Eyes darting, his fast pace gets faster. He's mumbling. It's around here somewhere, within 12 feet or so, he says. Check under the rock. Check in the dirt. Check the coordinates. Check the rock again.
With his nearly $250 hand-held global positioning system, UF student Will Dueease uncovered the hidden treasure. It was lodged in a rock near the UF law school.
The treasure itself wasn't much - a tiny metallic monkey pendant and a long list of names inside a photo film canister. But the prize isn't really the point. After signing his name below the tens of others who came before him, Dueease put the canister back.
It's a search for the sake of searching.
A couple of times a week, when he gets bored, or when it's a nice day or when he feels like exploring a new place, Dueease goes on one of these high-tech hunts, dubbed "geocaches."
He starts online, where others log the coordinates of treasures they hide, along with clues or sometimes cash prizes for the first finder.
Then Dueease plugs the location into his GPS system and hits the streets. According to www.geocaching.com, the self-proclaimed official cache site and the one Dueease uses, the activity began in 2000 when former President Bill Clinton discontinued an act that forced satellites to weaken their signals. The weakening was meant to beef up national security, but Clinton's administration found that it had minimal results.
Because of that decision, GPS systems were able to pinpoint specific locations more accurately, and geocaching was born.
Its name is a combination of "geo," meaning "geography," and "cache," a French word for "hiding place," the site states.
There are now more than 780,000 active geocaches around the world, according to the site. That's up from about 75 when the site started keeping track in 2000. About two million to three million people are in on the game.
"There's no goal," Dueease said, pausing to take a sip from his Camelbak, a water-dispensing backpack, one recent geocaching afternoon. "People just do it because, well, it's fun. It's goofy."
UF grounds superintendent Marty Werts said his employees find strange items on campus "all the time," but he can't recall anybody finding film canisters holding odds and ends or little lists of names.
Still, they're out there. Dueease guesses there are now about 30 caches on campus and thousands of others in the Gainesville area.
According to online maps, there are also caches waiting in France, Italy, Antarctica, Laos, Zimbabwe and pretty much anywhere in between.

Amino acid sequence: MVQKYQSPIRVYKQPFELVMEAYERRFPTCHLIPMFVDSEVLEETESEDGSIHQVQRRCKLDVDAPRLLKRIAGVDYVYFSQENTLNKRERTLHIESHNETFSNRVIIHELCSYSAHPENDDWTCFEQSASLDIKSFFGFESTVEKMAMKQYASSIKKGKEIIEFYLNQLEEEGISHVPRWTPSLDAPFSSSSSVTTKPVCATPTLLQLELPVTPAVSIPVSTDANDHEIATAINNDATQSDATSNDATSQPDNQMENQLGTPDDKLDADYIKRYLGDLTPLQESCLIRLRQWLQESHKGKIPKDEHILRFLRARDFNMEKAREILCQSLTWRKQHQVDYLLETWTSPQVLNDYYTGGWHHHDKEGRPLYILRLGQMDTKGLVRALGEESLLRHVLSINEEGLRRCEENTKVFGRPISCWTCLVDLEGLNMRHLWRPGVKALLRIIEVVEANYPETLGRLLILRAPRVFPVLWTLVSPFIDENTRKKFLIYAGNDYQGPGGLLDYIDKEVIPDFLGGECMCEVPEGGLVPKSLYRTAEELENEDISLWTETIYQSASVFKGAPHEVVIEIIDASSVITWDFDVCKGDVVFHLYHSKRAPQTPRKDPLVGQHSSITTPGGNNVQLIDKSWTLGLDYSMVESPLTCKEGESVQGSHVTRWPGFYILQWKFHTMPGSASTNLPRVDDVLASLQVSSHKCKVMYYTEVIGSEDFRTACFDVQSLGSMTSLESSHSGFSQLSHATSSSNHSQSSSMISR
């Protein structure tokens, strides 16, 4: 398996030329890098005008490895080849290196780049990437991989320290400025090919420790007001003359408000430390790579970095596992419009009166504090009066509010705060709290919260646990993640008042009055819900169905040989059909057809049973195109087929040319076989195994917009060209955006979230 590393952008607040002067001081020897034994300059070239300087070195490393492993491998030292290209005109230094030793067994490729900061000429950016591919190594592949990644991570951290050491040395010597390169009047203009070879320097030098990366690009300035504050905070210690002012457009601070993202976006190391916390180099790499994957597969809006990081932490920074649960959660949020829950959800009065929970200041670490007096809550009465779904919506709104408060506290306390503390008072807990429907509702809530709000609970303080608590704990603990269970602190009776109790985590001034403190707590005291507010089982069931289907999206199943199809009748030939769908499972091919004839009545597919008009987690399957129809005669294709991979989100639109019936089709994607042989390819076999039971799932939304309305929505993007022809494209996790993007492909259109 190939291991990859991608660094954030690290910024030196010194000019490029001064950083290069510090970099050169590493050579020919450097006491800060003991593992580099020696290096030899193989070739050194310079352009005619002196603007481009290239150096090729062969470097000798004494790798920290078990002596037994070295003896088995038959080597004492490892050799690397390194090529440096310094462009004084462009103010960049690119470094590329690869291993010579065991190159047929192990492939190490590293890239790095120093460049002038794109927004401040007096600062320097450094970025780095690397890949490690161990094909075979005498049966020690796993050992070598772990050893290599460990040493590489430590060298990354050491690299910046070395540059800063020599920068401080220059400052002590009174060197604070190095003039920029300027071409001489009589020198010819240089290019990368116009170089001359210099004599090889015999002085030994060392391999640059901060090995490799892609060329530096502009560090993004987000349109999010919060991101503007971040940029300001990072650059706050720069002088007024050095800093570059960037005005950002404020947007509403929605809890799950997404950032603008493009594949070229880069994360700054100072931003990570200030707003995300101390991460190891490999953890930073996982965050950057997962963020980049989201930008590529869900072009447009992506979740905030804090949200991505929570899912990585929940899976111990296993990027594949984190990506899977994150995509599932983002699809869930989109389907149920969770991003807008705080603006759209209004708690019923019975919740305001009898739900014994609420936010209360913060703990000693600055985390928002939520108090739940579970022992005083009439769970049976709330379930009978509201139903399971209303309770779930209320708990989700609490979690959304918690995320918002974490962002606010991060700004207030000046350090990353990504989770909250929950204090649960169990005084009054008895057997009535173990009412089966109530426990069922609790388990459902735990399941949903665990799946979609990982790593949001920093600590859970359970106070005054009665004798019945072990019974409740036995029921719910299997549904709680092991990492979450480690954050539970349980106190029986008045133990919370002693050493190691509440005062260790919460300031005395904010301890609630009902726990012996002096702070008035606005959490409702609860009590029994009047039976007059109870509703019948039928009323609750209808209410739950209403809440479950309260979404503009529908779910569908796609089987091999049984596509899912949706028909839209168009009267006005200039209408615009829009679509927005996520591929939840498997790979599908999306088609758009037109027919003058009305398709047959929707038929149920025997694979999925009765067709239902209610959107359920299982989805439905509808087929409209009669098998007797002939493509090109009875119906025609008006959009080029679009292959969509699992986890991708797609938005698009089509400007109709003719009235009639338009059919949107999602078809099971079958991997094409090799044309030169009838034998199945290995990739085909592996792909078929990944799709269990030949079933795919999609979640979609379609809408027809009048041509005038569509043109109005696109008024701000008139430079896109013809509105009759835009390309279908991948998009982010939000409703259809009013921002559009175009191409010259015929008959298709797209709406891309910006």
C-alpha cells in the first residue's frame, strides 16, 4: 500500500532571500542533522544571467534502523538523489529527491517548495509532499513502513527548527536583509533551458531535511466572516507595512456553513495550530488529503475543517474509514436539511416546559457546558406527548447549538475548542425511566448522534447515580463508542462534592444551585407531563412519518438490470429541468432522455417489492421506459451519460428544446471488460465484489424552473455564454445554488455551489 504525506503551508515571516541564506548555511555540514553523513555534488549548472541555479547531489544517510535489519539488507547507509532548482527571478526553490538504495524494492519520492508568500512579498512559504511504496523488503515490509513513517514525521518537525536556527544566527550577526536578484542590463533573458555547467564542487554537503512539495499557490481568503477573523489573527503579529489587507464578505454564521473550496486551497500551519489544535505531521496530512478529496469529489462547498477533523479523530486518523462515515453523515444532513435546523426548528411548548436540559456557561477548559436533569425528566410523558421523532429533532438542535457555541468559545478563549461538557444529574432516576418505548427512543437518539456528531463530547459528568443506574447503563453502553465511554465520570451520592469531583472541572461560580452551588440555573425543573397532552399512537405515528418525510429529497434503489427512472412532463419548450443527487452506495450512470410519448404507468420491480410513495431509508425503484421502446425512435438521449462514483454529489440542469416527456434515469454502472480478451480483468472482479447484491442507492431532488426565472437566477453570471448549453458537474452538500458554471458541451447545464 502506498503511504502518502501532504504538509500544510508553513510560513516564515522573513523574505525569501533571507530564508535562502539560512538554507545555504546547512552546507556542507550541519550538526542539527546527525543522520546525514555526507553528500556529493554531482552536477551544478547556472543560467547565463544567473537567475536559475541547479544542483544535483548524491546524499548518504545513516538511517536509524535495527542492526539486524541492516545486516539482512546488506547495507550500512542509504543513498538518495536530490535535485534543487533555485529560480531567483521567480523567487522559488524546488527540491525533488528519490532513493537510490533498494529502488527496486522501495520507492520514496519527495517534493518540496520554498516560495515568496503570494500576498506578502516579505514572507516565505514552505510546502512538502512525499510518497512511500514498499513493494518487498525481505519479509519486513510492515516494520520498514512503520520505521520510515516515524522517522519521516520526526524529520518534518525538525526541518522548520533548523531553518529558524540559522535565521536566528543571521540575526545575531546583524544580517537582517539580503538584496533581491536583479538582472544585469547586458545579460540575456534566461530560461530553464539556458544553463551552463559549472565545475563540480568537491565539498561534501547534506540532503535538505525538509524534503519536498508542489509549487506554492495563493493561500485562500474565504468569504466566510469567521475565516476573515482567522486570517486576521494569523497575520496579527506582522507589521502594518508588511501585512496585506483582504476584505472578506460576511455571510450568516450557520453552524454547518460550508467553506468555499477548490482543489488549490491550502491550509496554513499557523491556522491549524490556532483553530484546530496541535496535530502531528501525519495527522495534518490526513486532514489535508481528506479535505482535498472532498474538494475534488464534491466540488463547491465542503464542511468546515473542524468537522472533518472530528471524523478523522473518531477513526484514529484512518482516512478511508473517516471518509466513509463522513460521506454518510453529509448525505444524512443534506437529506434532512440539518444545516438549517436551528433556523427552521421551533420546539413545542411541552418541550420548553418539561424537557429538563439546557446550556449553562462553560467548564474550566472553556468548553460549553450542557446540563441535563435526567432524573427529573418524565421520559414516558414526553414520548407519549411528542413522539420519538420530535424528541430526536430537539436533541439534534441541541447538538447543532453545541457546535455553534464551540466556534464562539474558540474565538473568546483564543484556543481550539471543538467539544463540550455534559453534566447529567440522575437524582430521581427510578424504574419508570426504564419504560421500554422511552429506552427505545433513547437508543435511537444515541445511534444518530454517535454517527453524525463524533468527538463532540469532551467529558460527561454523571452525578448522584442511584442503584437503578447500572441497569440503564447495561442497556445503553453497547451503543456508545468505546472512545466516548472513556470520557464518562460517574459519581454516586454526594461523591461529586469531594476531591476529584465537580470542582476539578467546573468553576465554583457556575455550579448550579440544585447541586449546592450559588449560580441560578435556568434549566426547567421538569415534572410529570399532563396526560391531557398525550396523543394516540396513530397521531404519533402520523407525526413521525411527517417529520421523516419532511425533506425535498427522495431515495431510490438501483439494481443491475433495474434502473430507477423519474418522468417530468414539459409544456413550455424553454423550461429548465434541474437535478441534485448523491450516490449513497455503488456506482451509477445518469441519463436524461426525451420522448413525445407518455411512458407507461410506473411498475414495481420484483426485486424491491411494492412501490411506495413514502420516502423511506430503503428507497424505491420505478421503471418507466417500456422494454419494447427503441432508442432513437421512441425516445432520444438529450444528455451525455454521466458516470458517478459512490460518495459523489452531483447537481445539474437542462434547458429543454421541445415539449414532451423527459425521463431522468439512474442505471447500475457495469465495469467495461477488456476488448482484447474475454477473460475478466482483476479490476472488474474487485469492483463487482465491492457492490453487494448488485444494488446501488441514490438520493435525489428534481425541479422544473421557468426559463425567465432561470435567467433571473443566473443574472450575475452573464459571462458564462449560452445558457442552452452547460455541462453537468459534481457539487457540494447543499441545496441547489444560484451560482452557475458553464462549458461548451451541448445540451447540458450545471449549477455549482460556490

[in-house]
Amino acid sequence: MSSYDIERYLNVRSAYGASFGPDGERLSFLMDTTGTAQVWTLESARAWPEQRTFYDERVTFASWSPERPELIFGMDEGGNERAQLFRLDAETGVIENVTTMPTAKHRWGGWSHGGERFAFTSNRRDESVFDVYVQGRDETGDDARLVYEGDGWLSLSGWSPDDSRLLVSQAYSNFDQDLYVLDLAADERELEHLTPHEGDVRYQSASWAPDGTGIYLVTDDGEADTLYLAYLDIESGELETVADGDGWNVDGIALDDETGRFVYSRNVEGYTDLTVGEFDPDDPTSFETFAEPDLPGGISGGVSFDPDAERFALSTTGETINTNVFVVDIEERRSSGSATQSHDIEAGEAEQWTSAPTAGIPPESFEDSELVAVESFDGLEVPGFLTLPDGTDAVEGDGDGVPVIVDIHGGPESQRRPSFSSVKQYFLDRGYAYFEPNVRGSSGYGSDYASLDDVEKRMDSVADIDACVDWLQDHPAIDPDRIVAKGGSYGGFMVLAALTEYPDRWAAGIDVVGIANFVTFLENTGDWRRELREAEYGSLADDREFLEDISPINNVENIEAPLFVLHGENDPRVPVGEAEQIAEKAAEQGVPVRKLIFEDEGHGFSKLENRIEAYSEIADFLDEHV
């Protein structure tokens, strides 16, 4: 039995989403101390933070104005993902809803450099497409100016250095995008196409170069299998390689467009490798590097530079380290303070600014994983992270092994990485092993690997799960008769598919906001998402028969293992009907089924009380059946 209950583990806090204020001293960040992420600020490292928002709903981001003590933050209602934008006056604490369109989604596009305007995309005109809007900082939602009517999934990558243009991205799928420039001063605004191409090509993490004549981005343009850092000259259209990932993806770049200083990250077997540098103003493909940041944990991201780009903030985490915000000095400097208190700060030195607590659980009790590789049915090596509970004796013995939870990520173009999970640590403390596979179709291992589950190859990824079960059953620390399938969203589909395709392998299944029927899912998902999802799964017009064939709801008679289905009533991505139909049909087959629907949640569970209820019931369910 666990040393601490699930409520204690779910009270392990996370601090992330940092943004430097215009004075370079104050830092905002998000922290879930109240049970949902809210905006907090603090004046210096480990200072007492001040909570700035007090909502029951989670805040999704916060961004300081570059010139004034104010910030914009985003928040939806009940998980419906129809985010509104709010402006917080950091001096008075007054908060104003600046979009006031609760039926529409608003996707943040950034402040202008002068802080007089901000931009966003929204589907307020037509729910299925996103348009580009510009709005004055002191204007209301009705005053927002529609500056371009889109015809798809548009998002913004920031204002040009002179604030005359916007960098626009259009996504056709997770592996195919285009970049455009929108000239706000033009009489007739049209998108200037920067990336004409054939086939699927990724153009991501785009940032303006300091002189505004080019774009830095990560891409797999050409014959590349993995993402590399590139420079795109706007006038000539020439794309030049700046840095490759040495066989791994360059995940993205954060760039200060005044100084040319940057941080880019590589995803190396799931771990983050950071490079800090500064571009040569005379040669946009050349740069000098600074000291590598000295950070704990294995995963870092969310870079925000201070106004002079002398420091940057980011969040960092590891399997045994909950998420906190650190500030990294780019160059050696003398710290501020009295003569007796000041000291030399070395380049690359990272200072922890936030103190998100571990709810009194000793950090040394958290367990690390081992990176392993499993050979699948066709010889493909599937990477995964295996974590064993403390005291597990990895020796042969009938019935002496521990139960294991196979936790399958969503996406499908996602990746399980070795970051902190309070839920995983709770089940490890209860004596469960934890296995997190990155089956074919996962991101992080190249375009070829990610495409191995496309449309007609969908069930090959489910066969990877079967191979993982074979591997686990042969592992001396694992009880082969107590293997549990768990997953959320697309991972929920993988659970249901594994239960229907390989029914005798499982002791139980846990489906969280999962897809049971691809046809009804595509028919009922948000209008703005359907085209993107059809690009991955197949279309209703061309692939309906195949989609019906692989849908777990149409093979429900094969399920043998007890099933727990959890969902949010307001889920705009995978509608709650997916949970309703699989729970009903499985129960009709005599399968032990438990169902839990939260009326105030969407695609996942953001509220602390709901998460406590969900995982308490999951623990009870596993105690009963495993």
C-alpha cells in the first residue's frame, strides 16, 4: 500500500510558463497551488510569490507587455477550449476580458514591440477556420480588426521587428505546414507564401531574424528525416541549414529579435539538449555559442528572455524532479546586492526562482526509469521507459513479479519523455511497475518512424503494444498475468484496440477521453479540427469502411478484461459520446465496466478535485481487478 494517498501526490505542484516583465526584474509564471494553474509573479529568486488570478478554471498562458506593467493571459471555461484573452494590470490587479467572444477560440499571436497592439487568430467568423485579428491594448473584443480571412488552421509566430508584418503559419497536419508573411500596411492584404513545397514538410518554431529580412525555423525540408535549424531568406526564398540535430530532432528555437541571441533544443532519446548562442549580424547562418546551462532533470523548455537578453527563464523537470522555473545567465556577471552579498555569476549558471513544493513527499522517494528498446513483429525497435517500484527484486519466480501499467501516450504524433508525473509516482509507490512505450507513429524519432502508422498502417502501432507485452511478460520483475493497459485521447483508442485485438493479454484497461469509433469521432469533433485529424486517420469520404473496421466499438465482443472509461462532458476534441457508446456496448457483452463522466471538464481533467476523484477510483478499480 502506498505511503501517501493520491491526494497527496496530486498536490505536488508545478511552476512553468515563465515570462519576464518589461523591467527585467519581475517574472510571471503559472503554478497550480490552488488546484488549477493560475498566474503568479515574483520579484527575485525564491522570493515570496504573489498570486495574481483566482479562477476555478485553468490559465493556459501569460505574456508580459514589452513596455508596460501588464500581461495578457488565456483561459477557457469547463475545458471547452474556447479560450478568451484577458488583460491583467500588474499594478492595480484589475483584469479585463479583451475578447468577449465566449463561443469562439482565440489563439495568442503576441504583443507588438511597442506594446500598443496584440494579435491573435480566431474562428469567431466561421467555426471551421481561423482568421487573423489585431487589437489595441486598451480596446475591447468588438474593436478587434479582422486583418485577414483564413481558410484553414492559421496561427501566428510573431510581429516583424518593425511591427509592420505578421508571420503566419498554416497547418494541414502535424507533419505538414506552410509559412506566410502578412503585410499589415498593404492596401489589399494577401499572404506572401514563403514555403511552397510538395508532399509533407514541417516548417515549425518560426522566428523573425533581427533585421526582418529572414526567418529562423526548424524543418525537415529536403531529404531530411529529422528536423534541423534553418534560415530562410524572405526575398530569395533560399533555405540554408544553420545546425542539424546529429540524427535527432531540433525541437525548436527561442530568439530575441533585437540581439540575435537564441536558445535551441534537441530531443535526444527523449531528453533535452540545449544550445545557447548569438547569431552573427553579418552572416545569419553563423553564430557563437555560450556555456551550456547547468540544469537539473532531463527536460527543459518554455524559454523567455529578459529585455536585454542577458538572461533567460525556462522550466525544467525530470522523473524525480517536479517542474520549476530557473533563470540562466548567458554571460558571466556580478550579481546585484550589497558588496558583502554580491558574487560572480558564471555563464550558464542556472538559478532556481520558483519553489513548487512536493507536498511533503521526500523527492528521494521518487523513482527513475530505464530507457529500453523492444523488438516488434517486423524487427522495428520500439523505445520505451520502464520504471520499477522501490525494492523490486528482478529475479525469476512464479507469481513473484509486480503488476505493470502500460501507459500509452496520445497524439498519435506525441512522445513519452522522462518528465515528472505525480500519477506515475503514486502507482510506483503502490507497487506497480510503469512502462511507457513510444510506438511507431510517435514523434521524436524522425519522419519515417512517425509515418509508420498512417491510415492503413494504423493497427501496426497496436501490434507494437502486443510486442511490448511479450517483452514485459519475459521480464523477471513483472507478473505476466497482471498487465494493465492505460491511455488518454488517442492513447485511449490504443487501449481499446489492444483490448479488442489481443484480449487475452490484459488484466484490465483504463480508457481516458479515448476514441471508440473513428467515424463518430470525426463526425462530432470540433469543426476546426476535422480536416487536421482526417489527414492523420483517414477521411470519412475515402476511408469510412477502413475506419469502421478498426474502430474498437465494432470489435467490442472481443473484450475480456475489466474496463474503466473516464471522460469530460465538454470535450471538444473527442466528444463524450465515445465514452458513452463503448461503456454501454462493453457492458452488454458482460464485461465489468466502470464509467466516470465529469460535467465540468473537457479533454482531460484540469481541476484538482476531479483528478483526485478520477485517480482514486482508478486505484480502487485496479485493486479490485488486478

Dueease knows firsthand.
On a recent vacation to California, he and his dad, Bill Dueease, found a cache hidden on the Golden Gate Bridge. Near the big, white Hollywood sign, they found a special coin with a serial number to track its location online. It had traveled all the way from South Carolina.
"That little sucker had been around," the elder Dueease said in a phone interview.
Dueease owns a life-coaching business in Fort Lauderdale called The Coach Connection. When his son first told him about geocaching, he recalled thinking, "What the heck? Why would anybody want to leave something out in the middle of nowhere?"
He changed his mind after giving it a try. Besides the quality time with his son, Dueease said the best part of geocaching is the teamwork.
"It's a blast. It's an adventure, you know?"
Shauna Maggs, spokeswoman for Groundspeak, the company that operates the geocaching site, saidcaches should never be buried, in interest of preserving natural habitats.
"They should be containers hidden in plain sight," she said.
The United States is now the most popular location for geocaching. Other top spots include the United Kingdom, Germany, the Czech Republic and Canada.
"It's a good way to know a new place," Maggs said. "It's never about what's found. It's more about the experience of the journey."
Will Dueease agrees.
He now explores places he's never been and appreciates Florida's outdoors. There's the adventure part, too, and feeling like he's part of "a weird club or something."
Of course, there are times when he doesn't find what he came for. Wind and rain can dislodge caches, or non-geocachers, known as "muggles," could find and take the prize without knowing any better.
"It kind of sucks," Dueease said of an unfruitful search. "You're like, 'Awww, was it really there, or did it get vandalized, or do I just suck at finding them, or is it a combination of the three?'"
But he said the majority of hunts end happily.
After finding the little metal monkey at the Alfred A. Ring Tennis Complex, a hunt named "Lord of the Ring" by whoever set it up, Dueease positioned his GPS for another cache. This one was called "By Bike or by Hike" and led him to an overgrown trail near Fraternity Row. Swatting away mosquitoes and untangling himself from spider webs, Dueease failed to notice the poison ivy brushing his ankles.
"I guess that's the danger of this game," he said, chuckling.
Finally, from behind the stump of a big dead tree, Dueease hoisted a gallon-sized black canister from the dirt. "Sweet!"
Inside the jug, he found a plastic toy cow, a frequent-buyer punch card for a restaurant he hadn't heard of, a pink drink coozie and a little blue notebook. He scrawled a signature and date below the last log, someone who'd been there a month before. Dueease always hunts with friends but thinks it'd be cool to run into one of those mysterious fellow searchers. Then again, maybe not.
Dueease admits that marching around campus with his GPS and rooting under rocks for hidden treasure is "moderately embarrassing."
"No girls are like, 'Wow, that's really hot,' and I can't really go to a club and impress people with my geocaching skills," Dueease said. "It's nerdy, is it not? This is so lame."
A glance down at the GPS. The arrow's pointing that-a-way. Dueease smiles.
"Aw, I love it."